Wireless LANs have been a boon for networking both in the home and at work. But there are still some places (like hospitals) where the wireless networks can cause interference with other equipment, or have their performance impeded by the presence of other radios. The Fraunhofer Heinrich Hertz Institute claims to have come up with 3Gbps alternative using LED lightbulbs for wireless Internet access. Continue reading
It’s been a big year for nanophotonics, the technology that makes it possible to build chips that use pulses of light to communicate. A year ago we wrote about progress at MIT in developing photonic chips that use light beams to perform computational tasks. Now IBM has announced it has developed a scalable silicon nanophotonics chip on the path to enabling 100 Gpbs networks. Continue reading
Rather than just assuming everyone knows whatMoore’s Law is, I’m just going to include it here. Basically, Moore’s Law says that the number of transistors on a chip will double about every two years. This has mostly held true (though advances seem to be coming faster) for computers, but other technologies progress at a much slower rate. The specific kind of technology we’re talking about here is radio, or Wi-Fi, technology.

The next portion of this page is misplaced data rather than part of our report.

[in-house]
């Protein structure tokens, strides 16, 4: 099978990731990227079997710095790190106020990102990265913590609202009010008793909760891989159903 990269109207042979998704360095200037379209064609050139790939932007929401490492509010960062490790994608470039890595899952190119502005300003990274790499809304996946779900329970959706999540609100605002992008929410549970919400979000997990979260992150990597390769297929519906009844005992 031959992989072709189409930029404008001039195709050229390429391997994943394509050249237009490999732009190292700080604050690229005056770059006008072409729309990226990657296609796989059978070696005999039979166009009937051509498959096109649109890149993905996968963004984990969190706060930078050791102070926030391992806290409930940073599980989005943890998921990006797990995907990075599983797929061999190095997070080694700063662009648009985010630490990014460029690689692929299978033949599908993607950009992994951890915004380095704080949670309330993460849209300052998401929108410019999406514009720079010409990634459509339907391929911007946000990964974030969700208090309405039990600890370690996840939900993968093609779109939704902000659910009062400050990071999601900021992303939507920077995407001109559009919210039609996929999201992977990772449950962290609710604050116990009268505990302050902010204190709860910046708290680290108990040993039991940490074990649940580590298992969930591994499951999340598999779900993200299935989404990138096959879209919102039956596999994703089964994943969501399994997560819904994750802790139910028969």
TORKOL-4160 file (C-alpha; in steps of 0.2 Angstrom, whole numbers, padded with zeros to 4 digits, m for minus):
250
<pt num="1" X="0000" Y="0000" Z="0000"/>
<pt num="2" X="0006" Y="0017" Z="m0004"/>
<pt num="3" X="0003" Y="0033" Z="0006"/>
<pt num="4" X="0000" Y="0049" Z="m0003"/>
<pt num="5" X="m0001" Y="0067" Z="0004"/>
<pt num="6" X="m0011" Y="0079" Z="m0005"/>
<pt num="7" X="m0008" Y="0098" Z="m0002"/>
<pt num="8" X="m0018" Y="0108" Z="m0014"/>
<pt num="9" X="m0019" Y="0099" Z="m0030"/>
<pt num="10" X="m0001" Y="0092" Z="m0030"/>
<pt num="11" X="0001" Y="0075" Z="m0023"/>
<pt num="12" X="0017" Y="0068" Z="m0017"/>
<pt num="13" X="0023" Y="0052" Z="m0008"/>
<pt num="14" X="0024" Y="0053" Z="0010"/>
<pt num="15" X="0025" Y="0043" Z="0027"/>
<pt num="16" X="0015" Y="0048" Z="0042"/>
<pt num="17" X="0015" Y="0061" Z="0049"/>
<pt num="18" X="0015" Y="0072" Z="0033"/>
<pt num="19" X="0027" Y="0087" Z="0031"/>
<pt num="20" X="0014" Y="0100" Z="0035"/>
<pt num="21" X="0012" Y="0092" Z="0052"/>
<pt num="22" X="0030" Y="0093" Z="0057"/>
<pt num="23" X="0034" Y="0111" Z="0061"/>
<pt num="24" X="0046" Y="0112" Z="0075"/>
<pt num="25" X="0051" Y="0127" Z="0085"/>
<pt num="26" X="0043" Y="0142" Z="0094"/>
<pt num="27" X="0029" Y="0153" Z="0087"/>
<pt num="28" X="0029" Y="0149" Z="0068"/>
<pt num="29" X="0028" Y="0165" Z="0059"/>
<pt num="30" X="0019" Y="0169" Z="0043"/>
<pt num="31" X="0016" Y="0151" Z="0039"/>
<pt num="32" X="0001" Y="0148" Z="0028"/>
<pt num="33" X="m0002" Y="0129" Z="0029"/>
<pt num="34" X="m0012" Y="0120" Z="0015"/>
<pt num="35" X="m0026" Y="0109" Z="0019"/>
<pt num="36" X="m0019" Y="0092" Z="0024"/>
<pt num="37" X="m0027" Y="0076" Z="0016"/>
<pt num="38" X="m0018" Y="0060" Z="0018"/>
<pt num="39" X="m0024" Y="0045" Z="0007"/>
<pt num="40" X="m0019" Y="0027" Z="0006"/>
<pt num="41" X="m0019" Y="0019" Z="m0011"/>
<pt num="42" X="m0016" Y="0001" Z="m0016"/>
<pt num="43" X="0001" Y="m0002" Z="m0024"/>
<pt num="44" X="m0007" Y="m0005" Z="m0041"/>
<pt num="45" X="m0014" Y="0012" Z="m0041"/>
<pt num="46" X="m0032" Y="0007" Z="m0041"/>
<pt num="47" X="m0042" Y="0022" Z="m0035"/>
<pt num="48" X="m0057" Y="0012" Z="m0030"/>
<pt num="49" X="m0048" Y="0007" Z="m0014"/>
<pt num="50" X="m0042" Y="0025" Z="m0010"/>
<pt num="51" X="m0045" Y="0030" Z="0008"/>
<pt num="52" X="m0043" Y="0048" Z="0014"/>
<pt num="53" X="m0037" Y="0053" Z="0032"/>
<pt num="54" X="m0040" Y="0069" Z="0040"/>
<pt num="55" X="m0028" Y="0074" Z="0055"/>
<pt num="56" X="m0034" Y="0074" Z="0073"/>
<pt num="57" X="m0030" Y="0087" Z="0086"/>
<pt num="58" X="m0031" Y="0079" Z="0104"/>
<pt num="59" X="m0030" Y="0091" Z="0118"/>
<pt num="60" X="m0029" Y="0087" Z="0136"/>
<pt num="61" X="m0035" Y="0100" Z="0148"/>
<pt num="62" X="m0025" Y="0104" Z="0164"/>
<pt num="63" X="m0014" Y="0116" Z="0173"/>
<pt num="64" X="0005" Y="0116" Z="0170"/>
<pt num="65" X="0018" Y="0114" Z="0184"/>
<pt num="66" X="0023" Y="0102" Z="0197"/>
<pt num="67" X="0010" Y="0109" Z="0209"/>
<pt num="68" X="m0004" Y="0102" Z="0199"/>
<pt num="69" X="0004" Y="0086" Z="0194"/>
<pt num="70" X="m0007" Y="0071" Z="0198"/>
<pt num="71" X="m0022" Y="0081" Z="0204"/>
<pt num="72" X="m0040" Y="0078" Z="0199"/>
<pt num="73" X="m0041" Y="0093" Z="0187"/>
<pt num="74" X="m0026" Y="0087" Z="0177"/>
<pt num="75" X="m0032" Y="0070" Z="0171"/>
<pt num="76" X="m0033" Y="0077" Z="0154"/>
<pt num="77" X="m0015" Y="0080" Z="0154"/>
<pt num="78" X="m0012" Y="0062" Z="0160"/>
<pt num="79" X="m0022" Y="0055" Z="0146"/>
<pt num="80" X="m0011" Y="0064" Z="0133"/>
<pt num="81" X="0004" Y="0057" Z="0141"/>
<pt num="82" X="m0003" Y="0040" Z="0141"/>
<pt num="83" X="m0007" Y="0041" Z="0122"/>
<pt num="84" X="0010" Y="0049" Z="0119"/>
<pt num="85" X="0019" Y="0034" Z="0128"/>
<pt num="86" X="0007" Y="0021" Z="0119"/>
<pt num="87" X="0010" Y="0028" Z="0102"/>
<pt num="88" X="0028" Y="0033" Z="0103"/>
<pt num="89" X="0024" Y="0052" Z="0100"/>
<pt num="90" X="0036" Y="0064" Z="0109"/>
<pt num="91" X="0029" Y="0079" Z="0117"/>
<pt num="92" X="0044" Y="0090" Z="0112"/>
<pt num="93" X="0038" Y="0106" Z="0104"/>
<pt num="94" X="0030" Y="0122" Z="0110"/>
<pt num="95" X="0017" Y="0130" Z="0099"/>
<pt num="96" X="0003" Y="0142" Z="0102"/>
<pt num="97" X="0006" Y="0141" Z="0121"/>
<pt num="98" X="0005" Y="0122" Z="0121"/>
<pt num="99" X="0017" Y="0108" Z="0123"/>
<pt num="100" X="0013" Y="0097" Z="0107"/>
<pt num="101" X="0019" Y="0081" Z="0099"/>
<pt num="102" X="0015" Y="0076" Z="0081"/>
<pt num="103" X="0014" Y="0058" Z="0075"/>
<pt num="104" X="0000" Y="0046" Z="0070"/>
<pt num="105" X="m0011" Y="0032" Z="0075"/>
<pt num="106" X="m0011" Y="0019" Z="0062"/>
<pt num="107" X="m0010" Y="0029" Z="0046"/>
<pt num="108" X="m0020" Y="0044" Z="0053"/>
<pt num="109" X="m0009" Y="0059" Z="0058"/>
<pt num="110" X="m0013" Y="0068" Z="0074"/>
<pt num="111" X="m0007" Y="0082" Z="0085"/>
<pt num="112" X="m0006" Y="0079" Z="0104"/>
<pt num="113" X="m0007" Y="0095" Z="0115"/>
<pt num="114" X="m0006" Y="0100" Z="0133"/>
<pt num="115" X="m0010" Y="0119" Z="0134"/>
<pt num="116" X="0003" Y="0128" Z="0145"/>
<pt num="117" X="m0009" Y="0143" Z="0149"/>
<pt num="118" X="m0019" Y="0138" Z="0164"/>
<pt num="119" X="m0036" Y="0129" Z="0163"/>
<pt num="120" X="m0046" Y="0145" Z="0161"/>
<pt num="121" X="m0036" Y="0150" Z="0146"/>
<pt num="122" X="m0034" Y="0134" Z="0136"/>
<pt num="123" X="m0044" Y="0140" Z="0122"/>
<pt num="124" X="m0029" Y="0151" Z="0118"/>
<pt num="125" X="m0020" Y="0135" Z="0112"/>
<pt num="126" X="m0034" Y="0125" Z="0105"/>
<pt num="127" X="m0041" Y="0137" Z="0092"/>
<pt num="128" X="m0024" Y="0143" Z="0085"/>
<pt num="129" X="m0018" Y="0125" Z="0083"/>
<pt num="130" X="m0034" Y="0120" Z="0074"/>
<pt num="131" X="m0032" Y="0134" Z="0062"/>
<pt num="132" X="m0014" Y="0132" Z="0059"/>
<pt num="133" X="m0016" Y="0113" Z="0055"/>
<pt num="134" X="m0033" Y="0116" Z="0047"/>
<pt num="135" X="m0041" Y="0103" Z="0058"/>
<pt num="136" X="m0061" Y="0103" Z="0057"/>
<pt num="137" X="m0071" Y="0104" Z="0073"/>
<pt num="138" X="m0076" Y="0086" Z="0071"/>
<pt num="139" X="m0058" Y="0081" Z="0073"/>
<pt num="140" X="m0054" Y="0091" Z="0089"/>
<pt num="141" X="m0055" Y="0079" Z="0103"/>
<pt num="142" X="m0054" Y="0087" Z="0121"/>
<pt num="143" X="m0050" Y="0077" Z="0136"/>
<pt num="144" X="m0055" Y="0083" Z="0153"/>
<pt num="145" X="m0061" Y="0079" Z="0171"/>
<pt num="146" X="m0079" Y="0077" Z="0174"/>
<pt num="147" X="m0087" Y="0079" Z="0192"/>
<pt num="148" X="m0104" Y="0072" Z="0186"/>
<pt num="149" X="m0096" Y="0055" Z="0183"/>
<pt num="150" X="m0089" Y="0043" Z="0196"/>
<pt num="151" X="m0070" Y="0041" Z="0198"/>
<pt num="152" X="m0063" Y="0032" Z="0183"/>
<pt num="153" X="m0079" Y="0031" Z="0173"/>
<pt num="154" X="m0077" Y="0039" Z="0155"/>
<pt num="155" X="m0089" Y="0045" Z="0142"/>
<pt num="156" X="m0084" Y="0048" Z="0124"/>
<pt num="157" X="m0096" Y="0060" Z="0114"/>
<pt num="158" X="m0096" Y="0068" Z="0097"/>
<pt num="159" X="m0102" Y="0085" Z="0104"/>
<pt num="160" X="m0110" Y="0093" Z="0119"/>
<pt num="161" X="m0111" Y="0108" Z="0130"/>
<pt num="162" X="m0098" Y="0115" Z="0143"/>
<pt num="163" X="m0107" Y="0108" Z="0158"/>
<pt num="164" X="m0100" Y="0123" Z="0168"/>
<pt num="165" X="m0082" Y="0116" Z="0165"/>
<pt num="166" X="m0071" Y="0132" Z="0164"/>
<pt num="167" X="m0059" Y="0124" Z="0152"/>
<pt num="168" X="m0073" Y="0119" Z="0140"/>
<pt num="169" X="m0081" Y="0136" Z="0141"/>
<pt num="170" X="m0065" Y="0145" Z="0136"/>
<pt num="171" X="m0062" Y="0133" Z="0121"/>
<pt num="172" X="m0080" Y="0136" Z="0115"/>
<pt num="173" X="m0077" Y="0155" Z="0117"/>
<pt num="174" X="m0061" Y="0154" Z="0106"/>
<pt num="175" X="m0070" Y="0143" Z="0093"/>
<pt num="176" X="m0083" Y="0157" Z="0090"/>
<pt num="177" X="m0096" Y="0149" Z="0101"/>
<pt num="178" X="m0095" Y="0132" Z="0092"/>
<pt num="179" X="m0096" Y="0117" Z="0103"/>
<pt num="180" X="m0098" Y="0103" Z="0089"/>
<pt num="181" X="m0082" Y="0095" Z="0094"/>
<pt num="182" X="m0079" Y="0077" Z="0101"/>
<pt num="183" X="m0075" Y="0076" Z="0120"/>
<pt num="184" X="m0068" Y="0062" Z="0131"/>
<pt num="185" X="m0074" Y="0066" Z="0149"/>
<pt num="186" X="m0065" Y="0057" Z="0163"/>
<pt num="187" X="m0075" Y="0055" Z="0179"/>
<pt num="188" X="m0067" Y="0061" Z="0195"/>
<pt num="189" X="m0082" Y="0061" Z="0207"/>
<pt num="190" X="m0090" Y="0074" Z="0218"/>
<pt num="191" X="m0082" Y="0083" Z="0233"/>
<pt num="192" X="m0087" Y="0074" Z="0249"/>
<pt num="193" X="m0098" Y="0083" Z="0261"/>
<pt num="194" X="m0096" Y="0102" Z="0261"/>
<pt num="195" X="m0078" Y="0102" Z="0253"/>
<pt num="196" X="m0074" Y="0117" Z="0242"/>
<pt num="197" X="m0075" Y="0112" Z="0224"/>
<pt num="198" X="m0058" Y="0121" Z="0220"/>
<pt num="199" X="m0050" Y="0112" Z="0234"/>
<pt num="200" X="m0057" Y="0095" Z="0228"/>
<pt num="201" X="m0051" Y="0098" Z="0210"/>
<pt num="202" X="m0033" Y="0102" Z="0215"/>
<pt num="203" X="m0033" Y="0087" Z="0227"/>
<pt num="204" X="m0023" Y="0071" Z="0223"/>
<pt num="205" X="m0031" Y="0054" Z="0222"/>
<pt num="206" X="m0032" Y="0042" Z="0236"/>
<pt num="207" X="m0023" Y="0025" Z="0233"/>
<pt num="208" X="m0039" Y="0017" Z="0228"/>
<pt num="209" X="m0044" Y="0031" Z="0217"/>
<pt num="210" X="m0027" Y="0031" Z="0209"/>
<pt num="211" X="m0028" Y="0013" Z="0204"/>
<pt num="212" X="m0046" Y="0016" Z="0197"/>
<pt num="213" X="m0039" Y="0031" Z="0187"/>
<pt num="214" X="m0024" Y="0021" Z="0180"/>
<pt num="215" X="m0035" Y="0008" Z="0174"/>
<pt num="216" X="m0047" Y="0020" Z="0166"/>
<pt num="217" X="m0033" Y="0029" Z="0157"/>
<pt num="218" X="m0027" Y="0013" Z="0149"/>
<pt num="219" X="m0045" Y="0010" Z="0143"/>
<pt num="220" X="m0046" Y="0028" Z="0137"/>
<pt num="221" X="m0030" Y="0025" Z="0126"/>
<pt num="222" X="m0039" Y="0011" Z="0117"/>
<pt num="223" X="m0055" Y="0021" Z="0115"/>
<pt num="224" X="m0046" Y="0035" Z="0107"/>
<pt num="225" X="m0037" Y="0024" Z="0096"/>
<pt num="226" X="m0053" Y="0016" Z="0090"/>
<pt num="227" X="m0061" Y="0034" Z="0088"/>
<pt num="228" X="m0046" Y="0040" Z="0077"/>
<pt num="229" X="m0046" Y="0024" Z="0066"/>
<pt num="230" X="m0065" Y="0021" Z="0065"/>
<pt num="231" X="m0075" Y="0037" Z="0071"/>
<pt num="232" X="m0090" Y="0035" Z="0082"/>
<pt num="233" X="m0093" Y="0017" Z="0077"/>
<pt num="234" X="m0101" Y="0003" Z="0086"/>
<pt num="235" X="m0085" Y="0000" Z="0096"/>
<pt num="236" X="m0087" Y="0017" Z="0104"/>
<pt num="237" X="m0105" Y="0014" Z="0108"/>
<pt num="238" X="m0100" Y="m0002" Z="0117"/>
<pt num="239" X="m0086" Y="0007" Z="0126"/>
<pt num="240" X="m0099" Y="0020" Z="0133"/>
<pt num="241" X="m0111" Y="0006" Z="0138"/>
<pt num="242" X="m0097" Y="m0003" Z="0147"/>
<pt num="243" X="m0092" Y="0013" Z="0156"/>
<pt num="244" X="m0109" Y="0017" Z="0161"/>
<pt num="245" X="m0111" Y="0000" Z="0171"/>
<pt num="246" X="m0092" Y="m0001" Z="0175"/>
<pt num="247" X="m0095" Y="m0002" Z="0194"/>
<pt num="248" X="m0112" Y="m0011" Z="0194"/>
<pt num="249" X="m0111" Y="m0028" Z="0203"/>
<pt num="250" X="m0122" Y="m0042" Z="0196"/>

The main problem with improving radio technology is that radio is an analog system, rather than a digital one. While scientists have begun to hit some limits in what can be done on a chip, digital technology is easier to improve and easier to shrink. Try shrinking analog technology too far and it begins to malfunction.
It looks like some of the bloom is off the cloud computing rose. Last year’s Gartner hype cycle showed that cloud computing had entered the notorious “trough of disillusionment,” which emerging technologies enter when they fail to meet expectations and lose their appeal to the technology press. This is immediately preceded by the self-explanatory “peak of inflated expectations.” Continue reading
The “smart home” has been promised to us for years, mostly through press releases and the occasional TV commercial where someone’s refrigerator calls the repairman before they know there’s a problem, or you can remotely open and close your garage door with a smartphone from miles away.
Unfortunately, all of these efforts have involved a patchwork of communication capabilities from a variety of appliance, electronics, security system, and heating and cooling vendors, none of which can work together. Microsoft thinks it may have an answer with its HomeOS, which could provide centralized control of smart devices.